Medical professionals left the country in droves in the past decade during the height of economic meltdown in search of greener pastures.
Speaking to journalists after receiving US$120 million from the UK’s Department of International Development (DFID), the Minister of Health and Child Welfare, Henry Madzorera, said government had started training experienced nurses to initiate ART.
“We have already started training senior nurses to initiate ART,” he said, adding that the move would see the expansion of ART services in the country.
Physicians are currently the only health professionals allowed to initiate the programme in Zimbabwe. As a result of their severe shortage, expansion of ART services has been limited.
Patients in rural areas face challenges as they travel long distances to district hospitals to consult doctors.
The National Aids Council says about 400 000 adults and 39 000 children are receiving ART in Zimbabwe. The council, however, said the figure could rise to 600 000 because of the new WHO guidelines which require people to commence therapy at 350 CD4 threshold.The new guidelines came into effect in 2010.
Madzorera said DFID had supported health promotion, disease prevention, curative services and rehabilitation services in Zimbabwe for a long time.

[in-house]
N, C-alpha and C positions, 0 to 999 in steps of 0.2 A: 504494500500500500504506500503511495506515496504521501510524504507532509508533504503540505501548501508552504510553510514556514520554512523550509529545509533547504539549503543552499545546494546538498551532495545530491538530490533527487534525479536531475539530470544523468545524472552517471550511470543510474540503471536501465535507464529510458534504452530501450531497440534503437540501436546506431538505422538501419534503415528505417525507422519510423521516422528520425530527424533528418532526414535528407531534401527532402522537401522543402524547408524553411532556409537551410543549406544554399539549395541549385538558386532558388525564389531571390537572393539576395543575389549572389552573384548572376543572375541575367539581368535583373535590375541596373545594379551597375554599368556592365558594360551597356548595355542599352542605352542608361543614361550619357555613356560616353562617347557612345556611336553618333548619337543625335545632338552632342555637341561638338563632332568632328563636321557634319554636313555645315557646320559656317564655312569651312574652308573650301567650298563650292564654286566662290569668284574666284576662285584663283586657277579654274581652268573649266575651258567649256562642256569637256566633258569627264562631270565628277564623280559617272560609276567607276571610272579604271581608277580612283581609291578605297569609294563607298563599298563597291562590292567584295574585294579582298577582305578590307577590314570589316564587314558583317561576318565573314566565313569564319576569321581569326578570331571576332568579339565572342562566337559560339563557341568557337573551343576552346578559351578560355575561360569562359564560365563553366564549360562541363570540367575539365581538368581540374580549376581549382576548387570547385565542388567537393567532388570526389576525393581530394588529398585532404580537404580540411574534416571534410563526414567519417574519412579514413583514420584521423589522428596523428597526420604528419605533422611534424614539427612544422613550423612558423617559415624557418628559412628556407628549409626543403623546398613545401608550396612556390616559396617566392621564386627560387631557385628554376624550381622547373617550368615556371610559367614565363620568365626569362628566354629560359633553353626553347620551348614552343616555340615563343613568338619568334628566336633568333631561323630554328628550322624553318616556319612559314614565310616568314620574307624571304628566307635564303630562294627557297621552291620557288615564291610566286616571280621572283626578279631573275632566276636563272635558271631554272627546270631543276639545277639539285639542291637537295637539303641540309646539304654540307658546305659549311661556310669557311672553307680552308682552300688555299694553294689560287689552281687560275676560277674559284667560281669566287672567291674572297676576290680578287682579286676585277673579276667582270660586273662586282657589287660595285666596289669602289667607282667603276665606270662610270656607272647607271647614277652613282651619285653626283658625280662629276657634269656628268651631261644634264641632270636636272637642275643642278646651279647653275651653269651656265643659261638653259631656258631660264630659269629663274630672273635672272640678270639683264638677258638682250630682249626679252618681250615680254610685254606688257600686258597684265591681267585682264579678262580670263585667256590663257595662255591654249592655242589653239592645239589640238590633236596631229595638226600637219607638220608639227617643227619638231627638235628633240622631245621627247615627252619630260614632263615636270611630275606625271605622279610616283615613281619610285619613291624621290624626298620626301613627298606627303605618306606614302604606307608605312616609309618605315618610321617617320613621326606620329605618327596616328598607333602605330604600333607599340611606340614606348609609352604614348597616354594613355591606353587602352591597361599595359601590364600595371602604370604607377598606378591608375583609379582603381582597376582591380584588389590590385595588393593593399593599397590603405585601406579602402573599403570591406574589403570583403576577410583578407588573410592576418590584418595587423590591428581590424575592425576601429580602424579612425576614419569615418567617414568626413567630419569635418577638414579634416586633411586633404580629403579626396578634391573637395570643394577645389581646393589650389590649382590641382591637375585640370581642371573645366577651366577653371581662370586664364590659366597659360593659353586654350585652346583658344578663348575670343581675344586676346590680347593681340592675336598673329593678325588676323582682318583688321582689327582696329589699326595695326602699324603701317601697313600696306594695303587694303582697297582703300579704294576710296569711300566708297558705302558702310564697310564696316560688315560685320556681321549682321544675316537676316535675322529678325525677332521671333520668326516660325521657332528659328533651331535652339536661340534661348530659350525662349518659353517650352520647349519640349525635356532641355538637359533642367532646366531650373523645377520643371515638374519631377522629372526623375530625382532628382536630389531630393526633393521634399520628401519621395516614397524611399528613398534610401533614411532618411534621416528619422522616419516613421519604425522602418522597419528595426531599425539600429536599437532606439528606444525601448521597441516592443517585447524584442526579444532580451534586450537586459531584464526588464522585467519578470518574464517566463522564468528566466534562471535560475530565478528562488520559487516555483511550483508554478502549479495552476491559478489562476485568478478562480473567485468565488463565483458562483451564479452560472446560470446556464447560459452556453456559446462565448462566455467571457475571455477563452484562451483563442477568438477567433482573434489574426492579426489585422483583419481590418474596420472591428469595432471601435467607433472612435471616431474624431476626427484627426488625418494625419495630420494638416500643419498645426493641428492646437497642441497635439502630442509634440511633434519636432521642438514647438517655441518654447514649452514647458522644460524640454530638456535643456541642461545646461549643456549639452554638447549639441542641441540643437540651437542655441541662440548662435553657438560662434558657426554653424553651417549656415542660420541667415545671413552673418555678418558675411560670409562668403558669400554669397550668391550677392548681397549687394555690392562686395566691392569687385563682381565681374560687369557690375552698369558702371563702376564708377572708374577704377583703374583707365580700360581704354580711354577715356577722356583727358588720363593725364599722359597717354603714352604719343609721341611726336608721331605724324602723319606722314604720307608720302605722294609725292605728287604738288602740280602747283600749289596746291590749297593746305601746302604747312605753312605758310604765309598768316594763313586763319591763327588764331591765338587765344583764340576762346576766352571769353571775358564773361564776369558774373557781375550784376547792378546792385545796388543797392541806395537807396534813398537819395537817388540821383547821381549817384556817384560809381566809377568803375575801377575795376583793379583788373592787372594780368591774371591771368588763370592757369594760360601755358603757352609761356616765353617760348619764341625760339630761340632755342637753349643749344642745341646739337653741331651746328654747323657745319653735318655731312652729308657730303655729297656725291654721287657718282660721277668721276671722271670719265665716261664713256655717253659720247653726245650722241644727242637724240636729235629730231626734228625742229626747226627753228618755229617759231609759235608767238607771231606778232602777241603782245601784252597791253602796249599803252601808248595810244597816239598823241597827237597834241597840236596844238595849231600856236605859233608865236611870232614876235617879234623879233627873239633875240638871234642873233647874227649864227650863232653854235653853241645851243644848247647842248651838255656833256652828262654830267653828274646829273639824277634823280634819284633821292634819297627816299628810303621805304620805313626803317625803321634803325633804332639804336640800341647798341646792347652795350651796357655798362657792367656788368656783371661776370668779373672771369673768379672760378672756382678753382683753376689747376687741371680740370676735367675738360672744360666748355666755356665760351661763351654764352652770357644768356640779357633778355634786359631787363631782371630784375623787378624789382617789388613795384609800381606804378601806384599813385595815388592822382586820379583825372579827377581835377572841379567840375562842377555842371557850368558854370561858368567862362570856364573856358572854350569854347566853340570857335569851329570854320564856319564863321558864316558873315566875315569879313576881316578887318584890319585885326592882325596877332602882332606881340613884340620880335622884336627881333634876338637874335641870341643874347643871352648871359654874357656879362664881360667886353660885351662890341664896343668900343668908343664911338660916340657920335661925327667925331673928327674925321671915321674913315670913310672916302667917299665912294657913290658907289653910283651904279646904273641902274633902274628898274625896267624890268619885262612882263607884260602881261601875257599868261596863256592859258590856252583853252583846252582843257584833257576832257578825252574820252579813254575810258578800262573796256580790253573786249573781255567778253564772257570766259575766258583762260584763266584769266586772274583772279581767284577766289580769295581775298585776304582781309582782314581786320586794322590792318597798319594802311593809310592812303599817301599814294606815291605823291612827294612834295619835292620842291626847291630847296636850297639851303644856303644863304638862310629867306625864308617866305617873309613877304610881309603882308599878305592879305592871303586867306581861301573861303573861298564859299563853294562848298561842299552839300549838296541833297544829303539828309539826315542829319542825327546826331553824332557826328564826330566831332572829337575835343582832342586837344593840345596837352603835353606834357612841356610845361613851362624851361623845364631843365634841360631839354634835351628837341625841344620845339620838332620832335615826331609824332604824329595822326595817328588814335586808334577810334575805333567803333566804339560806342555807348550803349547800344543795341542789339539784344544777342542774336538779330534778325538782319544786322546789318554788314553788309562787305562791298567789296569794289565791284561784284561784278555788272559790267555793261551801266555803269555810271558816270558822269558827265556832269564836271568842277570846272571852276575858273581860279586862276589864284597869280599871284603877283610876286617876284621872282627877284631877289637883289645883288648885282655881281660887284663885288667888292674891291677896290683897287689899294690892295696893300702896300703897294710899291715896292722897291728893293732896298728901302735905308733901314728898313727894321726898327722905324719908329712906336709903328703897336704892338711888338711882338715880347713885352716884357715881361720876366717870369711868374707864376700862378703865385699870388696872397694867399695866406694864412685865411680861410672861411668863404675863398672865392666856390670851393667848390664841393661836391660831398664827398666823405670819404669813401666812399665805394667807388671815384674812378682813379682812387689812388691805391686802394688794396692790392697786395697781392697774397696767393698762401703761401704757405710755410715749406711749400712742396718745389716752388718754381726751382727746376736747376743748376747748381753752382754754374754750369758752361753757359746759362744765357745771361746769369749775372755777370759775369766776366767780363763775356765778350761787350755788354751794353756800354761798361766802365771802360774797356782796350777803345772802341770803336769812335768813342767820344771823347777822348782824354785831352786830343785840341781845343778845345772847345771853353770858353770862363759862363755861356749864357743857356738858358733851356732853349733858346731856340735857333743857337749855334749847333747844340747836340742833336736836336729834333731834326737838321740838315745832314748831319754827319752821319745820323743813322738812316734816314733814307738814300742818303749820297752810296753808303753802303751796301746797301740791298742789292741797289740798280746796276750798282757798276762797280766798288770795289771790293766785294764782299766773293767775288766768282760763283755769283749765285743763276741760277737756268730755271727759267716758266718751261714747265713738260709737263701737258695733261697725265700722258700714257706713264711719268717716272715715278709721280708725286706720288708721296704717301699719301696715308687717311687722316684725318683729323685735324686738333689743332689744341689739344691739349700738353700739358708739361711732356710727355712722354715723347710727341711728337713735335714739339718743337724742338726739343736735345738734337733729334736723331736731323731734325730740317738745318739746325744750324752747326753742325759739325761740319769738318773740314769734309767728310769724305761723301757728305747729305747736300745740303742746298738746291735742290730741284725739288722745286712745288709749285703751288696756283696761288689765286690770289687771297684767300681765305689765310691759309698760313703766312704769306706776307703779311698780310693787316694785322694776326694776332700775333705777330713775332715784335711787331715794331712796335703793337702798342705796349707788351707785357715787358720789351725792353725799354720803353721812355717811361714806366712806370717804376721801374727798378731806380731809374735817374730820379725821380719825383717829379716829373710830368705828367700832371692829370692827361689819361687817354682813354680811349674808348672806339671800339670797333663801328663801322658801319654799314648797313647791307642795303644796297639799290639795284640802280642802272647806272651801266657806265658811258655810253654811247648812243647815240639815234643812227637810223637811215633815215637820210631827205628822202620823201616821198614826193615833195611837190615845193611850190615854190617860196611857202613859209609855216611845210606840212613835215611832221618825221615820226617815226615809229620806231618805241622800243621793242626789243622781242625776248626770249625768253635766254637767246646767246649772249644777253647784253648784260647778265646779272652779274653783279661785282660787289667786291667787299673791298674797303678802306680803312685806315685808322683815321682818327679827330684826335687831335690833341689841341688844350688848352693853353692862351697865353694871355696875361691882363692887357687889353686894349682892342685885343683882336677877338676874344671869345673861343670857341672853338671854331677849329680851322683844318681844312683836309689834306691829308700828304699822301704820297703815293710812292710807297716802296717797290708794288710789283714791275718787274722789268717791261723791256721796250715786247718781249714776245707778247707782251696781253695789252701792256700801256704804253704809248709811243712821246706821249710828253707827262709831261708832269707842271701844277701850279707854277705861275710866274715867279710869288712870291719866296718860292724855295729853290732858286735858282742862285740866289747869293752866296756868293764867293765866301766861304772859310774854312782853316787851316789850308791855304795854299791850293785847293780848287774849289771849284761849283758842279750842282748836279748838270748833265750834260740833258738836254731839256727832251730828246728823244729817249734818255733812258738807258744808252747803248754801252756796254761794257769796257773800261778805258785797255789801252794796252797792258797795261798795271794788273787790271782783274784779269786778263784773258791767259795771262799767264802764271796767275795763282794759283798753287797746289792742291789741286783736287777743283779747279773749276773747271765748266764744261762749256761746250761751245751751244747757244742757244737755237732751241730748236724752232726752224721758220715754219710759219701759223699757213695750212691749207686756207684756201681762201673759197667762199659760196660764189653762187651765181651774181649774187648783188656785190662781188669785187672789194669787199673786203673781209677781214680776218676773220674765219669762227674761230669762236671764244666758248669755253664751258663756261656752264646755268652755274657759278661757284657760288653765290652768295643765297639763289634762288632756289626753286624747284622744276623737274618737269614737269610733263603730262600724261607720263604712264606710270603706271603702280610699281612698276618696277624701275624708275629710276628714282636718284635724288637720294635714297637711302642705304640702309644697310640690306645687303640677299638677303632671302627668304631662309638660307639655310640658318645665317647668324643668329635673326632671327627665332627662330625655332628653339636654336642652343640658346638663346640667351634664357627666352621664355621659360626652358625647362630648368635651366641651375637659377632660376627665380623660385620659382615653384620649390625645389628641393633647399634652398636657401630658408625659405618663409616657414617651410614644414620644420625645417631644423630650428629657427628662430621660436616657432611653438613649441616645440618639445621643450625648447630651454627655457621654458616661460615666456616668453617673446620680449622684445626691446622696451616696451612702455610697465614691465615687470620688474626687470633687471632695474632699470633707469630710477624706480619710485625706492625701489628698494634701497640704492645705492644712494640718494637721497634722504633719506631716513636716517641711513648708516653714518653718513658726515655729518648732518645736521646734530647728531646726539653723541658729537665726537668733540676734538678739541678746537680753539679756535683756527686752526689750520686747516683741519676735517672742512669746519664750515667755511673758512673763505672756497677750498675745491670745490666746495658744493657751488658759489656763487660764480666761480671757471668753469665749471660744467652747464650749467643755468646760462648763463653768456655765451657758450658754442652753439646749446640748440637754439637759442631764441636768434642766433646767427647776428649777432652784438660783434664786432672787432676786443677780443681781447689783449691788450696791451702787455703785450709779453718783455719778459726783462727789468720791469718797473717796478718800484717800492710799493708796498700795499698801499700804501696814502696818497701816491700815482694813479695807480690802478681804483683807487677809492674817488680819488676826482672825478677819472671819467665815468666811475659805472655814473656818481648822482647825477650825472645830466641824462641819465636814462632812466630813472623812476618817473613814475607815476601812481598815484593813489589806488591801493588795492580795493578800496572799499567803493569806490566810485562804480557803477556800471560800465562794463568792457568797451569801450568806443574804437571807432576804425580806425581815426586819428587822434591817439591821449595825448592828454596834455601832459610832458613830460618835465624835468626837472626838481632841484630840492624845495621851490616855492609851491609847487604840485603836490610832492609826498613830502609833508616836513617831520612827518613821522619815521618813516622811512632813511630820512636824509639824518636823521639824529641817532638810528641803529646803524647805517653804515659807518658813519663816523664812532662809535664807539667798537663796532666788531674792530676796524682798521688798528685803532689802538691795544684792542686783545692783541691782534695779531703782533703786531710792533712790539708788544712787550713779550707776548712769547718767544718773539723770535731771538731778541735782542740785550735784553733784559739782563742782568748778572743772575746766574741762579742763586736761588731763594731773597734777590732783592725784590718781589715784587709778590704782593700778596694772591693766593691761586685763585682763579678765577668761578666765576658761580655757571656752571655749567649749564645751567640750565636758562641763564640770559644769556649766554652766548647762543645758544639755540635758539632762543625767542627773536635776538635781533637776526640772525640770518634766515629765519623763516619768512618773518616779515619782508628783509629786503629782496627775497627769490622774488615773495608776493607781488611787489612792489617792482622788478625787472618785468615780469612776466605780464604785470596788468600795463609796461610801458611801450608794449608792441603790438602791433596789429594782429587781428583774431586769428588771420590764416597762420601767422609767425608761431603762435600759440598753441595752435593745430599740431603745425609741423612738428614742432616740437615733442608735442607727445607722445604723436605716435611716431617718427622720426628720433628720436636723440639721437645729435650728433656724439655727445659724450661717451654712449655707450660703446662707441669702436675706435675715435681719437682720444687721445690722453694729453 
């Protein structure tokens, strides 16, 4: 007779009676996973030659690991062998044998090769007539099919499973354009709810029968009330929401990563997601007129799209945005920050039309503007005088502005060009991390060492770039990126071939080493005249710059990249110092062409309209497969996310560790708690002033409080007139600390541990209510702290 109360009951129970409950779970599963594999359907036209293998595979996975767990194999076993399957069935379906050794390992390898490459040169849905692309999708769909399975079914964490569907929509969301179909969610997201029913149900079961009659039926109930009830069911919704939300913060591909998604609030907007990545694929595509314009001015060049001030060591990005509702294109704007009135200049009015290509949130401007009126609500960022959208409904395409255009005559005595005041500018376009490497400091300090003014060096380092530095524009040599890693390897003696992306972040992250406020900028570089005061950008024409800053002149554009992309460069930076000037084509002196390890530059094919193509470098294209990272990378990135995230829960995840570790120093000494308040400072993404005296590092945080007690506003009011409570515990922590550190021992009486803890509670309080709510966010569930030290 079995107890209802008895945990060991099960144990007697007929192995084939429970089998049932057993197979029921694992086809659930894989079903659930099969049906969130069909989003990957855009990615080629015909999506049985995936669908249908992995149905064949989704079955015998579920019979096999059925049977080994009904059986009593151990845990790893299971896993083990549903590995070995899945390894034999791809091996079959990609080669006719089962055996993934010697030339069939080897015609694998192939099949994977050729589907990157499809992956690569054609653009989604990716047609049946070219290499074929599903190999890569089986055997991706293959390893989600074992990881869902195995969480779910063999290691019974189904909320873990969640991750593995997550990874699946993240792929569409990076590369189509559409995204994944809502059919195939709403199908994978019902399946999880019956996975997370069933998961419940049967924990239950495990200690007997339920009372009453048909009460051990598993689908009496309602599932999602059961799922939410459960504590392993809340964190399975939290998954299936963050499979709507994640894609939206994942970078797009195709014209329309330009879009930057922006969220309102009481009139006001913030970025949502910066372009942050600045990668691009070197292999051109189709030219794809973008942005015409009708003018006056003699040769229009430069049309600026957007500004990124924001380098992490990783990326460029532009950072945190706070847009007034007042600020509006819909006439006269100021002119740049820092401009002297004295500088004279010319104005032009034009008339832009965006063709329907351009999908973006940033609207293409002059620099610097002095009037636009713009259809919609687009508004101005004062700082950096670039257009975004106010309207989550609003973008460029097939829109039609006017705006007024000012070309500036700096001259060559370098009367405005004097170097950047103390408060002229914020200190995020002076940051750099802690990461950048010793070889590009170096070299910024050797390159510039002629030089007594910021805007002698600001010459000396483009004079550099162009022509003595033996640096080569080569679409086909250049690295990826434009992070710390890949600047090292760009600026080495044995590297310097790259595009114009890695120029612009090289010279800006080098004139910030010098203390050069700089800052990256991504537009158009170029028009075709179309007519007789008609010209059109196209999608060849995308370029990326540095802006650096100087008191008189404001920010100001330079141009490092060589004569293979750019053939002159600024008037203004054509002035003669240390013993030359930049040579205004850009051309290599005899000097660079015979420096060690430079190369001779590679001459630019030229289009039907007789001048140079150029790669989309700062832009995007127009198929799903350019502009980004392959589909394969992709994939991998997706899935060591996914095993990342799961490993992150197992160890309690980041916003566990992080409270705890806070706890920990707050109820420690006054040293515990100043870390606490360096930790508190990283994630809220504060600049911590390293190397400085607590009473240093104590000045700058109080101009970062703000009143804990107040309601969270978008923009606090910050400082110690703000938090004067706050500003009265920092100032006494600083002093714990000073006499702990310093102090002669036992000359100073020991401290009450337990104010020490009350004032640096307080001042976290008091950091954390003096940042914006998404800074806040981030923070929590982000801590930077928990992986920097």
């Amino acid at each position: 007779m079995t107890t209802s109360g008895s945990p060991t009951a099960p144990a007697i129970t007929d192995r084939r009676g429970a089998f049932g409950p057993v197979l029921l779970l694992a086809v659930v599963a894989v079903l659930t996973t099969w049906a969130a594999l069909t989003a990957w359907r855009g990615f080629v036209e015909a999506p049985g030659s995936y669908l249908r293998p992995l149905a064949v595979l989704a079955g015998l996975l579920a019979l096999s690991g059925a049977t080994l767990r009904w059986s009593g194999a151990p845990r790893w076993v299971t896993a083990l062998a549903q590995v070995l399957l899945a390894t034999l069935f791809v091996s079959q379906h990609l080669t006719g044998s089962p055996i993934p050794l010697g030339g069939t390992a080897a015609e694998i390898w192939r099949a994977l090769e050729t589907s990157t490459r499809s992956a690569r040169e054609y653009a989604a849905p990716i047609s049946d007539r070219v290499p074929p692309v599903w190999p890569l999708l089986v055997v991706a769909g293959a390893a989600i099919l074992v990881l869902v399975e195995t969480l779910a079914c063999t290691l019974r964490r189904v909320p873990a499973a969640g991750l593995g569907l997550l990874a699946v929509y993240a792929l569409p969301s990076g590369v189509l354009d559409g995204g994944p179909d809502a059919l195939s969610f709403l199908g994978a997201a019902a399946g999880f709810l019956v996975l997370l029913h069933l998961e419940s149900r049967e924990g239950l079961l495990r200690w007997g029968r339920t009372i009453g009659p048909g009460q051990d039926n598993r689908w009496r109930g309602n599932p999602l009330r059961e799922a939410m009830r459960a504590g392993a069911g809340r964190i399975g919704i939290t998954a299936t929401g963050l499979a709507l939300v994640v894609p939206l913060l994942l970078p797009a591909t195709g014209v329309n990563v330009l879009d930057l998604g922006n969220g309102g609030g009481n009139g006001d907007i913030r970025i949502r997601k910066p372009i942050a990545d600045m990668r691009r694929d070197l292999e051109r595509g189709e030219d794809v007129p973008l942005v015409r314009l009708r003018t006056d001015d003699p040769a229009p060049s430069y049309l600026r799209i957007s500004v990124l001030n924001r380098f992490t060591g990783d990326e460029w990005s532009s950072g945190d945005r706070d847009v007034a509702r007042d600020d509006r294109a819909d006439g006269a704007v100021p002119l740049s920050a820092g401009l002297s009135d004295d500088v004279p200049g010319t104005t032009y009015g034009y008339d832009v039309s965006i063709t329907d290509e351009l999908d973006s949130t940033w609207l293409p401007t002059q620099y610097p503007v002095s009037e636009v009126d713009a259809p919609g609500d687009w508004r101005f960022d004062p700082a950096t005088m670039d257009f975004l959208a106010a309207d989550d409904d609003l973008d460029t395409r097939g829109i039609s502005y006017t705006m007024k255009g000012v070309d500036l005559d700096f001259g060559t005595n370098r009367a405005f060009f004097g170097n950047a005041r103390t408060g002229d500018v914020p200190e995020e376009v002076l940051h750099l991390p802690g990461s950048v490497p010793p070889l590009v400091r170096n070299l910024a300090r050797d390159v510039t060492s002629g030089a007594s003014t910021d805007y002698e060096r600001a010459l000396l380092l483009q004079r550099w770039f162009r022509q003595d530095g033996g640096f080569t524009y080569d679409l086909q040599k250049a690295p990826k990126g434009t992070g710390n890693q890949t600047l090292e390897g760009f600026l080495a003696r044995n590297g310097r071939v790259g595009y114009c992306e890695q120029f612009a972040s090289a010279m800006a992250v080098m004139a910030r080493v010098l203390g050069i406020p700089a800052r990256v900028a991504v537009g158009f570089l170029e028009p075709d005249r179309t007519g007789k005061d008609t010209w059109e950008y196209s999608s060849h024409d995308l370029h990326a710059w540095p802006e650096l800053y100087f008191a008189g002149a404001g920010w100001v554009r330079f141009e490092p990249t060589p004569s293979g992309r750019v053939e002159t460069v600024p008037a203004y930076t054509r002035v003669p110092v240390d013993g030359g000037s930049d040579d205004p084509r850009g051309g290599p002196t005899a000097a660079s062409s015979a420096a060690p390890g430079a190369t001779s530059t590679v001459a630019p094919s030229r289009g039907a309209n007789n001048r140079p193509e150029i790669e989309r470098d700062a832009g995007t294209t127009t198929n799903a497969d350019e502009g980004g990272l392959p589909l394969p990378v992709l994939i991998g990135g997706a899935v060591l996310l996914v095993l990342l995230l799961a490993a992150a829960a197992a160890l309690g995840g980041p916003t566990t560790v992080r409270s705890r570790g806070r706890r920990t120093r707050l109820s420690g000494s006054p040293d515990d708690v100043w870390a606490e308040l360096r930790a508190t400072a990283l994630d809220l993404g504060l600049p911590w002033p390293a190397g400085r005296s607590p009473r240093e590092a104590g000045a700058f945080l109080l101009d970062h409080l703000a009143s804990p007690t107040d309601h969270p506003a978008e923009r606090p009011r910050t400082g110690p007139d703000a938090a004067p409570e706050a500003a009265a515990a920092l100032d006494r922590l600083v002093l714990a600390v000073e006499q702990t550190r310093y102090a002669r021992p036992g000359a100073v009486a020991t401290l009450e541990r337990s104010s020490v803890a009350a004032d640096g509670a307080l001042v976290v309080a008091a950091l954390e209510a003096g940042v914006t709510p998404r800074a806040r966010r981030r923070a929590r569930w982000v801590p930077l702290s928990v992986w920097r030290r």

DFID permanent secretary Mark Lowckock said Britain is committing 74 million pounds (about US$120 million) over the next four years to help improve the health of women and children in Zimbabwe.
“This package sums up what British assistance is all about: helping vulnerable people and ensuring that many more Zimbabweans have access to basic services such as healthcare, education, clean water and sanitation,” Lowckock said.
Madzorera said government would soon scrap user fees for expecting mothers which is blamed as the major reason for increased maternal mortality.
“The 74 million support will certainly see us on our way to eliminating user fees for pregnant women and under fives and to ensure universal access to skilled attendance at delivery, I want to heartily thank DFID for this,” said Madzorera.
Reducing maternal mortality rate is Millennium Development Goal (MDG) number five.